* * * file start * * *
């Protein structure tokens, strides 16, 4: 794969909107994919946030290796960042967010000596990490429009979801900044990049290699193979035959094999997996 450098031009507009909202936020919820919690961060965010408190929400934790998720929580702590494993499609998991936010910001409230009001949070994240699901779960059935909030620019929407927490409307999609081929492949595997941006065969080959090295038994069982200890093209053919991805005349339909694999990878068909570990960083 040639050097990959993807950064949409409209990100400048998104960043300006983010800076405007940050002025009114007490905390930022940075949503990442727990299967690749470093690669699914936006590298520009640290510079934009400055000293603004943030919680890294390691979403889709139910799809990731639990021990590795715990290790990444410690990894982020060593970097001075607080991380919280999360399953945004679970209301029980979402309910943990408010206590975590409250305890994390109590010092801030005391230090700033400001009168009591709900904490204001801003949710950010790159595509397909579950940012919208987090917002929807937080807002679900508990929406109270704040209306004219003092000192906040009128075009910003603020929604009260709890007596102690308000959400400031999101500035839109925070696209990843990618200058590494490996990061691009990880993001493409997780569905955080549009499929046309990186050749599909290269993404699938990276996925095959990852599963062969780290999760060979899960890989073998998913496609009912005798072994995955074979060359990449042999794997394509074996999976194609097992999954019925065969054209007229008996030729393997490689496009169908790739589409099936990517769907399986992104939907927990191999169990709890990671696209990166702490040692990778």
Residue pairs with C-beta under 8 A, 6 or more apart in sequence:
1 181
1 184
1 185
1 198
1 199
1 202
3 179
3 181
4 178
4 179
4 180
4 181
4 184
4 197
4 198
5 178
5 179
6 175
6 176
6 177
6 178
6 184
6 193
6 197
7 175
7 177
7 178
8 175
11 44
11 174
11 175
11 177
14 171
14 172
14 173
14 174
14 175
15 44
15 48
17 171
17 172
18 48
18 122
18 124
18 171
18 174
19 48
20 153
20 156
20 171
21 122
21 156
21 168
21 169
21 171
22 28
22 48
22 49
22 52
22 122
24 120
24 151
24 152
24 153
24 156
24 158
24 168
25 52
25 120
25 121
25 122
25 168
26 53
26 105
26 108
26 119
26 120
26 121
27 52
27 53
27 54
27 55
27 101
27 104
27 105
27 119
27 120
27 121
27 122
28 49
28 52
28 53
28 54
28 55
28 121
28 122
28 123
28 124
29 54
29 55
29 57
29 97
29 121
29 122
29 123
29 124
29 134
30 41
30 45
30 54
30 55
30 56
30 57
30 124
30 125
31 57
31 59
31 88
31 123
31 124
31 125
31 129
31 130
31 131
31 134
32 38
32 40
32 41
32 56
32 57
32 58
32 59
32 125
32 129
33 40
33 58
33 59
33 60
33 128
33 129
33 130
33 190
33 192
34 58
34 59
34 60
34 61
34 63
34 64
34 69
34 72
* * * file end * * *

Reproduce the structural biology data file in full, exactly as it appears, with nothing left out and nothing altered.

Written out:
């Protein structure tokens, strides 16, 4: 794969909107994919946030290796960042967010000596990490429009979801900044990049290699193979035959094999997996 450098031009507009909202936020919820919690961060965010408190929400934790998720929580702590494993499609998991936010910001409230009001949070994240699901779960059935909030620019929407927490409307999609081929492949595997941006065969080959090295038994069982200890093209053919991805005349339909694999990878068909570990960083 040639050097990959993807950064949409409209990100400048998104960043300006983010800076405007940050002025009114007490905390930022940075949503990442727990299967690749470093690669699914936006590298520009640290510079934009400055000293603004943030919680890294390691979403889709139910799809990731639990021990590795715990290790990444410690990894982020060593970097001075607080991380919280999360399953945004679970209301029980979402309910943990408010206590975590409250305890994390109590010092801030005391230090700033400001009168009591709900904490204001801003949710950010790159595509397909579950940012919208987090917002929807937080807002679900508990929406109270704040209306004219003092000192906040009128075009910003603020929604009260709890007596102690308000959400400031999101500035839109925070696209990843990618200058590494490996990061691009990880993001493409997780569905955080549009499929046309990186050749599909290269993404699938990276996925095959990852599963062969780290999760060979899960890989073998998913496609009912005798072994995955074979060359990449042999794997394509074996999976194609097992999954019925065969054209007229008996030729393997490689496009169908790739589409099936990517769907399986992104939907927990191999169990709890990671696209990166702490040692990778």
Residue pairs with C-beta under 8 A, 6 or more apart in sequence:
1 181
1 184
1 185
1 198
1 199
1 202
3 179
3 181
4 178
4 179
4 180
4 181
4 184
4 197
4 198
5 178
5 179
6 175
6 176
6 177
6 178
6 184
6 193
6 197
7 175
7 177
7 178
8 175
11 44
11 174
11 175
11 177
14 171
14 172
14 173
14 174
14 175
15 44
15 48
17 171
17 172
18 48
18 122
18 124
18 171
18 174
19 48
20 153
20 156
20 171
21 122
21 156
21 168
21 169
21 171
22 28
22 48
22 49
22 52
22 122
24 120
24 151
24 152
24 153
24 156
24 158
24 168
25 52
25 120
25 121
25 122
25 168
26 53
26 105
26 108
26 119
26 120
26 121
27 52
27 53
27 54
27 55
27 101
27 104
27 105
27 119
27 120
27 121
27 122
28 49
28 52
28 53
28 54
28 55
28 121
28 122
28 123
28 124
29 54
29 55
29 57
29 97
29 121
29 122
29 123
29 124
29 134
30 41
30 45
30 54
30 55
30 56
30 57
30 124
30 125
31 57
31 59
31 88
31 123
31 124
31 125
31 129
31 130
31 131
31 134
32 38
32 40
32 41
32 56
32 57
32 58
32 59
32 125
32 129
33 40
33 58
33 59
33 60
33 128
33 129
33 130
33 190
33 192
34 58
34 59
34 60
34 61
34 63
34 64
34 69
34 72